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Opinion: It’s Called Free Speech for A Reason

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Opinion: It’s Called Free Speech for A Reason

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When you are a child, you may be told that the Constitution protects your rights to speak, to worship, to think, and to assimilate to whichever view you find appealing. When you are in senior year civics, you are told that the Constitution is the ultimate law and that it cannot be infringed upon. Then in adulthood, you exercise your rights by voting, rallying, supporting a certain political party, and having civil political discussion.

It seems that on a few college campuses today, whatever you have to say is not welcome if it is not inclusive, polite, politically correct, and, most importantly, not coming from a liberal.

Take former Breitbart editor and proud liberal agitator, Milo Yiannopoulos’ visit to the University of California, Berkeley to speak to a group of students. His appearance was cancelled after about “150 masked agitators” came to riot. Many broke windows, threw rocks and Molotov cocktails, tried breaking through barriers, and destroying anything they could, causing $100,000 worth of damage.

Fast forward seven months, another conservative speaker, Ben Shapiro, came to speak. Ben Shapiro, like Yiannopoulos, was a former Breitbart editor and a prominent political commentator. UC Berkeley was so afraid of similar violence, they spent $600,000 on security. Nine people were arrested and tensions rose about whether or not UC Berkeley can even host conservative speakers without causing huge protests and violence.

The irony of it all is that in the 1960s, Berkeley was the epicenter of the free speech movement. Berkeley was a hub for the New Left and within all the anti-Vietnam War and pro-Civil Rights sentiment, students wanted the ability to profess it. It all started with one table, one student who refused to show identification, and all of a sudden, 3,000 students surround a police car to protest one getting arrested.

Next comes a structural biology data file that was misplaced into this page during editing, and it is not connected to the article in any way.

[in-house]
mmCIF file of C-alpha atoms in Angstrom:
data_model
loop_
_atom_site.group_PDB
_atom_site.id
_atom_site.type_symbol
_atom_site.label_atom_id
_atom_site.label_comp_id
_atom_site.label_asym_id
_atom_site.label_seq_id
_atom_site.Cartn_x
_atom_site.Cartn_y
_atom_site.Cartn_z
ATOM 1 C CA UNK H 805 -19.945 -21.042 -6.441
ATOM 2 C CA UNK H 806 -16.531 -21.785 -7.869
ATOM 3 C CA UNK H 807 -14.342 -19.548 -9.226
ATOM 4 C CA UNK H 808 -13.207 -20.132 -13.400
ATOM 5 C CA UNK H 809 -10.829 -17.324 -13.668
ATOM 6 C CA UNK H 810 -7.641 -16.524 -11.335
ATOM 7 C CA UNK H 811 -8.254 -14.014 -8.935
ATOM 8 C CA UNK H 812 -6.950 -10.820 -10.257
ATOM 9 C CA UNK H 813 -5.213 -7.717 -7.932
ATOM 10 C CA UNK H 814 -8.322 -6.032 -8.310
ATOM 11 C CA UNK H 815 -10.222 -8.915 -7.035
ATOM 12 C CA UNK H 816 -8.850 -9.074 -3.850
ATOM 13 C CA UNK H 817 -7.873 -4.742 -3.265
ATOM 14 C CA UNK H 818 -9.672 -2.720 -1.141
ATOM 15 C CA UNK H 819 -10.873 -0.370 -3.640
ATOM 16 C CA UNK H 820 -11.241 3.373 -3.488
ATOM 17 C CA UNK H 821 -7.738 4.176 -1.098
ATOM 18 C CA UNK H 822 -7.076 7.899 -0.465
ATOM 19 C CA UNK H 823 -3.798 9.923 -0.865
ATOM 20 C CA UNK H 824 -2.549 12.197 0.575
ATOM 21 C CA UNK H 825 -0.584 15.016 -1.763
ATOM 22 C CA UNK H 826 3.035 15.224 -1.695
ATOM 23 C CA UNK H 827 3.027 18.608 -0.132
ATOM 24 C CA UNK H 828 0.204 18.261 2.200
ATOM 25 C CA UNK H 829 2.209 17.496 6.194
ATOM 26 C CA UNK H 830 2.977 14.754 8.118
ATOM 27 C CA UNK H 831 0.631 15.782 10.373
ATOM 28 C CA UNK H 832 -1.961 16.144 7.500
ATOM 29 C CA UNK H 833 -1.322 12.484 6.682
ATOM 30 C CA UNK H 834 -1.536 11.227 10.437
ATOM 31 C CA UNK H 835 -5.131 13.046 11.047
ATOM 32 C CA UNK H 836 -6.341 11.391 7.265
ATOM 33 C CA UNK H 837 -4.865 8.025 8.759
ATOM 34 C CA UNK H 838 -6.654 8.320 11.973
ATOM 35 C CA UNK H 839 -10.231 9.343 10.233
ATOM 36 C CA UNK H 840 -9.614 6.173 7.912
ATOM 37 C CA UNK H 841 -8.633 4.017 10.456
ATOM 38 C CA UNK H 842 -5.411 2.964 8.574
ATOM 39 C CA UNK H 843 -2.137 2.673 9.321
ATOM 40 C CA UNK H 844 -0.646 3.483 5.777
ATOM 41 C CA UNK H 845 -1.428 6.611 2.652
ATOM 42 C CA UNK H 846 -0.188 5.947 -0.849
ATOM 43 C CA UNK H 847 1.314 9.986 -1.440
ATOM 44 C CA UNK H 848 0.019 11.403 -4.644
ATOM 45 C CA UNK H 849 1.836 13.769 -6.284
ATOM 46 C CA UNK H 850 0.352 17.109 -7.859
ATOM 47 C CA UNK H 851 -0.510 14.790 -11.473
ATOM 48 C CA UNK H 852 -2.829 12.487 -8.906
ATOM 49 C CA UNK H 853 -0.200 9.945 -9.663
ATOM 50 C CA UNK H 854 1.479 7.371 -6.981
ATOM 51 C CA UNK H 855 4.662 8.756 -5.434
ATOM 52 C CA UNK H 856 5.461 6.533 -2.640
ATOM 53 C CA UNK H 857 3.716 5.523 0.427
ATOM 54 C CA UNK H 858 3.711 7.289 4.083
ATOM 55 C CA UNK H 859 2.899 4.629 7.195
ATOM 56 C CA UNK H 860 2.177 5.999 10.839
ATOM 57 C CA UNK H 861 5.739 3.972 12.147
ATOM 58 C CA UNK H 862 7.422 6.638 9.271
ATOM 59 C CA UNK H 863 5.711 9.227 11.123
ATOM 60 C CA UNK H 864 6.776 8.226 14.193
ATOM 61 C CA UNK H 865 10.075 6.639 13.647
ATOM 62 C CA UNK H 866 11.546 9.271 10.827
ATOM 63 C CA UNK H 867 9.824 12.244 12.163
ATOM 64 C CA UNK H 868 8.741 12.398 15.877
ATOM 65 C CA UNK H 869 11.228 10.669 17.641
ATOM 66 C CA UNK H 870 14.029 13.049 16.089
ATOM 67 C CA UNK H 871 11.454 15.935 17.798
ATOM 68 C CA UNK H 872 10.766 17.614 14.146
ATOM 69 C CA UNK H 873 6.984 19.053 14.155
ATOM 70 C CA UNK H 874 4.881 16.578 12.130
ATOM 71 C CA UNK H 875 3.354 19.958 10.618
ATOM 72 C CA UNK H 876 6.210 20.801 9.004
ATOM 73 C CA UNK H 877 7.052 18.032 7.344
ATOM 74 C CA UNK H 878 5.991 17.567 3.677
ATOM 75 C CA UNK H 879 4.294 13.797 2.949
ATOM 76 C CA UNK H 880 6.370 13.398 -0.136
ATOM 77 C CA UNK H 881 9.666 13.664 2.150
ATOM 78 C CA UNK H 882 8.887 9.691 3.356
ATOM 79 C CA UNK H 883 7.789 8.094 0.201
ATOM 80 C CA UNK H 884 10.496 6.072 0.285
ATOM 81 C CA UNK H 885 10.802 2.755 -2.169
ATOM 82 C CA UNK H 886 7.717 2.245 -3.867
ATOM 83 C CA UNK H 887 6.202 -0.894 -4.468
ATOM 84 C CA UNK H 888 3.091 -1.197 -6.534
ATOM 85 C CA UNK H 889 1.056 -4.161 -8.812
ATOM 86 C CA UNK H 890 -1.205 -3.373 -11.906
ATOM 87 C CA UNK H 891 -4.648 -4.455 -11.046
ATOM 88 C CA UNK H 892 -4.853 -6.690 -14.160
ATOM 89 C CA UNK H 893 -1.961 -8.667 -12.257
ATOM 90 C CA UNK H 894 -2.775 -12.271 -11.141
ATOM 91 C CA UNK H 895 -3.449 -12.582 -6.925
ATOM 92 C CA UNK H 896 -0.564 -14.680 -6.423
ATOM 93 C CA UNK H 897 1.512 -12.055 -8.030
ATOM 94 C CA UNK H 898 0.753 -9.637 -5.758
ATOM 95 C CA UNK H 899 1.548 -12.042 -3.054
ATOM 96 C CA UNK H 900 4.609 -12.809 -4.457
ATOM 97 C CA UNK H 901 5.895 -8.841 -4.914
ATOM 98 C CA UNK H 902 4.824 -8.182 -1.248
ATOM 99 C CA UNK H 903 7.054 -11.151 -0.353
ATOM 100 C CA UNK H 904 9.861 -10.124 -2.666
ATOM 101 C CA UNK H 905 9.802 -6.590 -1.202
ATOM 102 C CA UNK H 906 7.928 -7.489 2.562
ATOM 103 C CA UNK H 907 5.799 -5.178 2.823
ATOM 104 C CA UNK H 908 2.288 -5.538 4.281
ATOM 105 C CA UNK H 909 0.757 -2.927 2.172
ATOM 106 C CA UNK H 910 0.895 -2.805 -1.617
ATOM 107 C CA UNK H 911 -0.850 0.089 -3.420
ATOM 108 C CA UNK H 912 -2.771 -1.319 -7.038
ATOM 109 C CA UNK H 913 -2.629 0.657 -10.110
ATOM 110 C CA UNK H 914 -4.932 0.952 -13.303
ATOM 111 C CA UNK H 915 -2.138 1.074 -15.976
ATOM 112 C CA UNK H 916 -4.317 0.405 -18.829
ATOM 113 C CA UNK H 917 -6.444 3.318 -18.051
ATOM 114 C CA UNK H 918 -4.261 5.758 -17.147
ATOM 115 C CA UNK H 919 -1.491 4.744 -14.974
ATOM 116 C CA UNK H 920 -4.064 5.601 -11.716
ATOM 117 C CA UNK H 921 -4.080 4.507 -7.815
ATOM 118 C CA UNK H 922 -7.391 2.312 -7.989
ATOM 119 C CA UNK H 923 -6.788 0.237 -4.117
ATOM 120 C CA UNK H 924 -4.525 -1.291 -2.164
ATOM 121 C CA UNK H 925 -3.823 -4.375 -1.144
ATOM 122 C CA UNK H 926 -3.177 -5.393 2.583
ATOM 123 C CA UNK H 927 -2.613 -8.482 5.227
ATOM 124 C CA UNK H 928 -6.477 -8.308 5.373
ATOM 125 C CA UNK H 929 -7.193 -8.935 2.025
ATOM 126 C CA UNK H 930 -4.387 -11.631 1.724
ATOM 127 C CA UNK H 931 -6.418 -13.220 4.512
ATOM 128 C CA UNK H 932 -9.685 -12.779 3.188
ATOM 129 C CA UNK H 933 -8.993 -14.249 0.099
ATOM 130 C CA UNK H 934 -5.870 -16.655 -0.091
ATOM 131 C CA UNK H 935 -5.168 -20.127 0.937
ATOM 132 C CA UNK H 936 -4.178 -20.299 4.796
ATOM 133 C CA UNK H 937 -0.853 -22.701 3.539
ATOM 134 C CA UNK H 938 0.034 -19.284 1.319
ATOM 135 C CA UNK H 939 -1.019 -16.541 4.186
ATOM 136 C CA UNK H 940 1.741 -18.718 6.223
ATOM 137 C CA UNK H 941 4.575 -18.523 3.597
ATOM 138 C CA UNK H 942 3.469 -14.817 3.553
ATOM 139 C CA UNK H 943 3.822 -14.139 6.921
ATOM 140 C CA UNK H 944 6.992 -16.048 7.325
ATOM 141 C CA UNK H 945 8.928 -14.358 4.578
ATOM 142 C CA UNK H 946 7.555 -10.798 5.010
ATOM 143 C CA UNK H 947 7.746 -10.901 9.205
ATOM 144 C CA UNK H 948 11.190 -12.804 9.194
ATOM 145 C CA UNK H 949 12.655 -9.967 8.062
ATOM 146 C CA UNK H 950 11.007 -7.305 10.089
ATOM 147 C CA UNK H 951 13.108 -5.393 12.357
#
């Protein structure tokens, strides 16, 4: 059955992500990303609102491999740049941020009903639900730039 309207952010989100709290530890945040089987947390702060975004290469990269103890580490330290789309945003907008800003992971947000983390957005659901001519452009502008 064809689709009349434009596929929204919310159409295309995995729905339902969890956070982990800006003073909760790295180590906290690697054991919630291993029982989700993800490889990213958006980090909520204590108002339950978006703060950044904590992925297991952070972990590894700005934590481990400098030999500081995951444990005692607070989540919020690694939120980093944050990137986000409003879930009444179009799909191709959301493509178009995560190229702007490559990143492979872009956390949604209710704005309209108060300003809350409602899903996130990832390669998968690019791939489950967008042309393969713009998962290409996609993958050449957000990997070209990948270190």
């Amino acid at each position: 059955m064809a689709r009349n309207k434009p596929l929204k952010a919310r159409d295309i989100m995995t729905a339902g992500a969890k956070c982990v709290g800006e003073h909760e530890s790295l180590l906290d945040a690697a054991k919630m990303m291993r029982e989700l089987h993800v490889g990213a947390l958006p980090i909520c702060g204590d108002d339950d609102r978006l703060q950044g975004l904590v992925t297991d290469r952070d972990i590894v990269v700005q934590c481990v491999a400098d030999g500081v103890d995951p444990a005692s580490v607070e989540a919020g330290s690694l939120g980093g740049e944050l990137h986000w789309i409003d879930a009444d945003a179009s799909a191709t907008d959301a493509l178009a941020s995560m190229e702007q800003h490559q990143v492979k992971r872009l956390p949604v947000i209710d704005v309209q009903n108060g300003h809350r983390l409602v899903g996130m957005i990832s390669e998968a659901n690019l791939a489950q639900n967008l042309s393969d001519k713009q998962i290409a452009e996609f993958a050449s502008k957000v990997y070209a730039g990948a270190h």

In today’s world, specifically the United States, the right to freely speak one’s mind is a fundamental right of all humans. The fact that people, day after day, claim that certain forms of speech are “not protected” or that “they should be banned.”

In a New York Times article by K-Sue Park, tears apart the American Civil Liberties Union (ACLU) for suing Charlottesville, Va., to allow a white supremacist rally to go on. She is horrified and shames the ACLU for “provides free legal support to hate-based causes.” The ACLU’s mission is not to pick and choose who they defend or who they sue. They have a commitment to uphold certain pillars of democracy and if it deems that certain opinions are being suppressed, that is a violation of the Constitution.

It is not easy living in a Republic where everyone you meet has different views that you. Trying to go through life acting as though everything everyone says doesn’t bother you is foolish. But free speech is not a one way street. The same rights that allow you to vent on Twitter or protest in the street is the same right that allows the white nationalist groups to exist and people to write hateful, deplorable posts on Facebook. I don’t condone the hateful stuff some people say; I condone their ability to say it.

Free speech all ties back to the idea of the marketplace of ideas. Supreme Court Justice Oliver Wendell Holmes Jr.’s term, he invented in 1919, has become forgotten in all the attempted censorship. The marketplace of ideas, the theory that idea can, and should, be discussed in an open, public area and that the truth will rise out of it eventually. The Supreme Court has constantly held that since Brandenburg v. Ohio in 1969. Even before that, speech had been suppressed for communists and violators of the Sedition Act until these kinds of rulings. If free speech had been unclear until 1969, we should do our best to keep it clear and not do anymore harm to it like we did for so many years before.

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About the Writer
Andrew Yslava, Reporter

Andrew Yslava is a senior at Abraham Lincoln High School in San Jose, Calif. Born and raised in the heart of the Silicon Valley, he spends his spare time...

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Bilingual Student Newspaper of Abraham Lincoln High School, San Jose California.
Opinion: It’s Called Free Speech for A Reason